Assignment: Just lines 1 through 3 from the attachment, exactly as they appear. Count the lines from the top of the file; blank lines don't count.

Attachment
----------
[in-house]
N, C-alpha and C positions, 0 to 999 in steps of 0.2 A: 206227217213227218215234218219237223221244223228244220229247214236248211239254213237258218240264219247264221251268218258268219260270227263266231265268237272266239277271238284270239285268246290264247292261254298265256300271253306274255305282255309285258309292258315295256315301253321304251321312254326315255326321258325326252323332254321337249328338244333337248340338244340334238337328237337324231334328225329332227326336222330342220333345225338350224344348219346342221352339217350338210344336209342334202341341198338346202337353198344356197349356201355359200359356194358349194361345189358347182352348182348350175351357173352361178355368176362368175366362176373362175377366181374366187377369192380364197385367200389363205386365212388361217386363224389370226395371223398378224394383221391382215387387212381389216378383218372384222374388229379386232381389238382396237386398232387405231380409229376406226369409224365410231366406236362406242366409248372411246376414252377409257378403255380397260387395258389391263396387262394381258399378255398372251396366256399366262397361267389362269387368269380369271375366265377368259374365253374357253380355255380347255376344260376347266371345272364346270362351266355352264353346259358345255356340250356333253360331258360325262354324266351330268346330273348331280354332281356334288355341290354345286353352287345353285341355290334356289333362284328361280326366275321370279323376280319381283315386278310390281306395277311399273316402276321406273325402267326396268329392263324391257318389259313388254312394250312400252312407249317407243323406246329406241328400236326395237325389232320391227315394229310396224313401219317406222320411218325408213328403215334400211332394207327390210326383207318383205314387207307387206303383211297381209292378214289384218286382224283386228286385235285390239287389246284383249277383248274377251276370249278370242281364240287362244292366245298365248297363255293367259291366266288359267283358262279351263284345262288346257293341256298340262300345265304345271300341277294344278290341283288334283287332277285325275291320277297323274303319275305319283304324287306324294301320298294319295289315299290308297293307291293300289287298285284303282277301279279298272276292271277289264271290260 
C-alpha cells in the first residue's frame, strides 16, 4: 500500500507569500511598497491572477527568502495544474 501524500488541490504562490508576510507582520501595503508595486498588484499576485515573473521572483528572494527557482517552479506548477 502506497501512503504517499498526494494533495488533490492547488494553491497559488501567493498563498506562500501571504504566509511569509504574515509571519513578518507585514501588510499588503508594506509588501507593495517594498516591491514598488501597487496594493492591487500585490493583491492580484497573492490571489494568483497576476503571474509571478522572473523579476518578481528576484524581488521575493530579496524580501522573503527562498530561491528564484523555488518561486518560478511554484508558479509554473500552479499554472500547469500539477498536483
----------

[in-house]
N, C-alpha and C positions, 0 to 999 in steps of 0.2 A: 206227217213227218215234218219237223221244223228244220229247214236248211239254213237258218240264219247264221251268218258268219260270227263266231265268237272266239277271238284270239285268246290264247292261254298265256300271253306274255305282255309285258309292258315295256315301253321304251321312254326315255326321258325326252323332254321337249328338244333337248340338244340334238337328237337324231334328225329332227326336222330342220333345225338350224344348219346342221352339217350338210344336209342334202341341198338346202337353198344356197349356201355359200359356194358349194361345189358347182352348182348350175351357173352361178355368176362368175366362176373362175377366181374366187377369192380364197385367200389363205386365212388361217386363224389370226395371223398378224394383221391382215387387212381389216378383218372384222374388229379386232381389238382396237386398232387405231380409229376406226369409224365410231366406236362406242366409248372411246376414252377409257378403255380397260387395258389391263396387262394381258399378255398372251396366256399366262397361267389362269387368269380369271375366265377368259374365253374357253380355255380347255376344260376347266371345272364346270362351266355352264353346259358345255356340250356333253360331258360325262354324266351330268346330273348331280354332281356334288355341290354345286353352287345353285341355290334356289333362284328361280326366275321370279323376280319381283315386278310390281306395277311399273316402276321406273325402267326396268329392263324391257318389259313388254312394250312400252312407249317407243323406246329406241328400236326395237325389232320391227315394229310396224313401219317406222320411218325408213328403215334400211332394207327390210326383207318383205314387207307387206303383211297381209292378214289384218286382224283386228286385235285390239287389246284383249277383248274377251276370249278370242281364240287362244292366245298365248297363255293367259291366266288359267283358262279351263284345262288346257293341256298340262300345265304345271300341277294344278290341283288334283287332277285325275291320277297323274303319275305319283304324287306324294301320298294319295289315299290308297293307291293300289287298285284303282277301279279298272276292271277289264271290260 
C-alpha cells in the first residue's frame, strides 16, 4: 500500500507569500511598497491572477527568502495544474 501524500488541490504562490508576510507582520501595503508595486498588484499576485515573473521572483528572494527557482517552479506548477 502506497501512503504517499498526494494533495488533490492547488494553491497559488501567493498563498506562500501571504504566509511569509504574515509571519513578518507585514501588510499588503508594506509588501507593495517594498516591491514598488501597487496594493492591487500585490493583491492580484497573492490571489494568483497576476503571474509571478522572473523579476518578481528576484524581488521575493530579496524580501522573503527562498530561491528564484523555488518561486518560478511554484508558479509554473500552479499554472500547469500539477498536483